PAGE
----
When he put down the phone he said he was “bollixed” and was looking forward to his month on his island, Inishvickillaun. He asked us had we any plans for that August. We shook hands and left. It was the last time as a group we had dealings with Haughey.

A couple of weeks later he would get a call from McLaughlin telling him a suspect in a double murder case, Malcolm Macarthur, had been arrested in the private apartment of attorney general Patrick Connolly. And so were born the notorious series of events tagged as “GUBU” that led to the collapse of that Haughey administration.

The nail in the taoiseach’s coffin was when Gregory and Sinn Féin the Workers’ Party withdrew their support that November over a vote of confidence in the government’s economic strategy, The Way Forward. Gregory abstained on the vote, conflicted about bringing down the man who had committed himself to such a radical urban programme and who had delivered both on his promises and the emerging drugs challenge. He made the point, however, that this time his vote was not the determining factor in the outcome: “If my vote were to be the determining factor it would weigh heavily on me whether or not I was making the right decision.

“No matter what opposition politicians may say about the various concessions by deputy Haughey’s government, particularly on the inner city (the most disadvantaged urban area in the country), they were worthwhile and morally essential. If any future government deliberately winds down these measures they will do so to their own eternal disgrace.”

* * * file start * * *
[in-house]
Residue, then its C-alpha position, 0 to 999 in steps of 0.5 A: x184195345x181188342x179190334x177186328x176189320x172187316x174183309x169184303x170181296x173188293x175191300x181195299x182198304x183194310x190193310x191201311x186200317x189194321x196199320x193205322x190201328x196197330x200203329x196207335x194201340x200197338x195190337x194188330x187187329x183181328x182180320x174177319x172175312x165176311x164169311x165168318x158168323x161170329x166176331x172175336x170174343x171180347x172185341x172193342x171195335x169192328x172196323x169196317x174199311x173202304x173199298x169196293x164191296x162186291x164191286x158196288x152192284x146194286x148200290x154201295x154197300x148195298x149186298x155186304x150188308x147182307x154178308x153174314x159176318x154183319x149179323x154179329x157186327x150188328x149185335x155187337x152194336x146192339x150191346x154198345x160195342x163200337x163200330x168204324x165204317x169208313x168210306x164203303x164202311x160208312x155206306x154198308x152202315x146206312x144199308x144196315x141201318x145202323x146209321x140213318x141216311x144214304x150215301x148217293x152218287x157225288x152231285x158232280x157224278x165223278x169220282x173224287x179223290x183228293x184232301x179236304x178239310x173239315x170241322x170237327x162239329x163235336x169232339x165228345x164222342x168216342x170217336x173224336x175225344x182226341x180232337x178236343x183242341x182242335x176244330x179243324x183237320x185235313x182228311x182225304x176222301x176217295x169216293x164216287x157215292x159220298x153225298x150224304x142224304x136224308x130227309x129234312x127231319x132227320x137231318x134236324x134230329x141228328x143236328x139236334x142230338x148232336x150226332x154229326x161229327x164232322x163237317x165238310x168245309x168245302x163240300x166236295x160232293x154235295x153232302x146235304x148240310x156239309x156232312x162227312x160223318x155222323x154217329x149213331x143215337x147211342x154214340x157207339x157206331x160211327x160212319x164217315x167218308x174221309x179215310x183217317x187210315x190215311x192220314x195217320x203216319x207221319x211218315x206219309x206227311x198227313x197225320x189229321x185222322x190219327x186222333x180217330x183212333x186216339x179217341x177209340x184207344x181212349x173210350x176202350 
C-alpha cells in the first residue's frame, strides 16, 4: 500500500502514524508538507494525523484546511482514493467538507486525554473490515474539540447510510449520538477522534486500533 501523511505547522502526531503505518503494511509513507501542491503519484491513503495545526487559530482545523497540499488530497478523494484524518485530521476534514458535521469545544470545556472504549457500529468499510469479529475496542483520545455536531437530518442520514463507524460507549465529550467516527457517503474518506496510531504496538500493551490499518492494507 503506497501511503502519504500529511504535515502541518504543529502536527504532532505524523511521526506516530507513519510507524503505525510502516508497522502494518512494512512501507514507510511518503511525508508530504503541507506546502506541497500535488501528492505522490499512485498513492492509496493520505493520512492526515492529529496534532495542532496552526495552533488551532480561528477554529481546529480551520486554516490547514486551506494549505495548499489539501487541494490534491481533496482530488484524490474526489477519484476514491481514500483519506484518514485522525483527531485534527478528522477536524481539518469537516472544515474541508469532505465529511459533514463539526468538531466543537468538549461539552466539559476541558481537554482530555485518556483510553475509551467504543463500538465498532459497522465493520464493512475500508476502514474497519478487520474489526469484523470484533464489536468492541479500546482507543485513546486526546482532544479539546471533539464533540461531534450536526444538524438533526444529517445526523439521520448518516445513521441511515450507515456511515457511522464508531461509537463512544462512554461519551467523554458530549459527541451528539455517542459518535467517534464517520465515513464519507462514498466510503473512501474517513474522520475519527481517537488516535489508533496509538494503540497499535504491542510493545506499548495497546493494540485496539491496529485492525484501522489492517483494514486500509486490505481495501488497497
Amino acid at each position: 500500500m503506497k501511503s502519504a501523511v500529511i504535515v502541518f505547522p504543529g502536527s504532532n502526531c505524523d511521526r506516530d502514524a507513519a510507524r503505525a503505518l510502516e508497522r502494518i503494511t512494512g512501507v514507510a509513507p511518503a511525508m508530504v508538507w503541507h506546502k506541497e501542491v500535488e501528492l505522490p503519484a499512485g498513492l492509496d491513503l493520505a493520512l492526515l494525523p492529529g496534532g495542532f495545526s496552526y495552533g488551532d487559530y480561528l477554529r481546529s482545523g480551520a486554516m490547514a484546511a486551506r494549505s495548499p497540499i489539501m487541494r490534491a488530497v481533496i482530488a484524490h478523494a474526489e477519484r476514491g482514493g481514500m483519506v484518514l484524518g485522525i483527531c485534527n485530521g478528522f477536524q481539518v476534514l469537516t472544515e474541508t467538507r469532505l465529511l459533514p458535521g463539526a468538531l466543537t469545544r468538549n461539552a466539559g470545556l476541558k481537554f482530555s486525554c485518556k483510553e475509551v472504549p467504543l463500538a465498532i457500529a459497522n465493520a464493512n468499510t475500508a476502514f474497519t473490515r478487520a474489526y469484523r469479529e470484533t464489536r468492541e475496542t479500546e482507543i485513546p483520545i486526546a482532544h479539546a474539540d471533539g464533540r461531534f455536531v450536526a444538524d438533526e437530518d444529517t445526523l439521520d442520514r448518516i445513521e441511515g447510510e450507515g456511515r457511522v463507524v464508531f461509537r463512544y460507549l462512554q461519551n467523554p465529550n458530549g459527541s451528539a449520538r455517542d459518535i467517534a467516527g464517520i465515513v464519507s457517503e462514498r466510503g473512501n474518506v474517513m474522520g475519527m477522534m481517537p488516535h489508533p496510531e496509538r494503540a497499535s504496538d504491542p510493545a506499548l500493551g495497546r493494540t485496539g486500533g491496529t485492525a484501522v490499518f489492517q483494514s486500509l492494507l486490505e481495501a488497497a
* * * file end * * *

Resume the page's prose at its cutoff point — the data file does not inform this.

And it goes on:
This was to be the epitaph of the Gregory deal. The Haughey government fell. It was replaced by a Fine Gael-Labour coalition, and the dreary eternal return of the same right-wing economics. As Gregory had predicted, his deal with Haughey was cast aside “like dog shite off a shoe”.

There are, in retrospect, two particular aspects of the deal and what came out of our empowered position with Haughey that are to be regretted: firstly, the plan to nationalise the 27 acres of port land and develop it for social need and not for private profit did not in the end come to pass. The whole docklands were subsequently developed as a financial hub with profit as the god, and bankers and speculators as its ardent high priests.

The absurdity would reach its zenith when a few miserable acres of reclaimed land in Ringsend were bought for more than €400 million. What if the alternative form of docklands development agreed to in the Gregory deal had gone ahead – could it have slowed down the property boom and saved us all grief?

The second item of agreement with Haughey was not even mentioned in the “Deal”. I have no doubt that, under our influence, Haughey would have accepted the urgency of dealing with the drug problem. It would take two decades for adequate measures to be put in place, and at that only after the murder of journalist Veronica Guerin in June 1996. By then the heroin horse had bolted.

Surely a historic opportunity missed?


Mick Rafferty, a former Dublin councillor and community activist in the inner city, was a close associate of the late Tony Gregory TD. Tonight at 7.30pm in the Pillar Room at the Rotunda Hospital, a discussion with the original Gregory team and guest speakers will be held.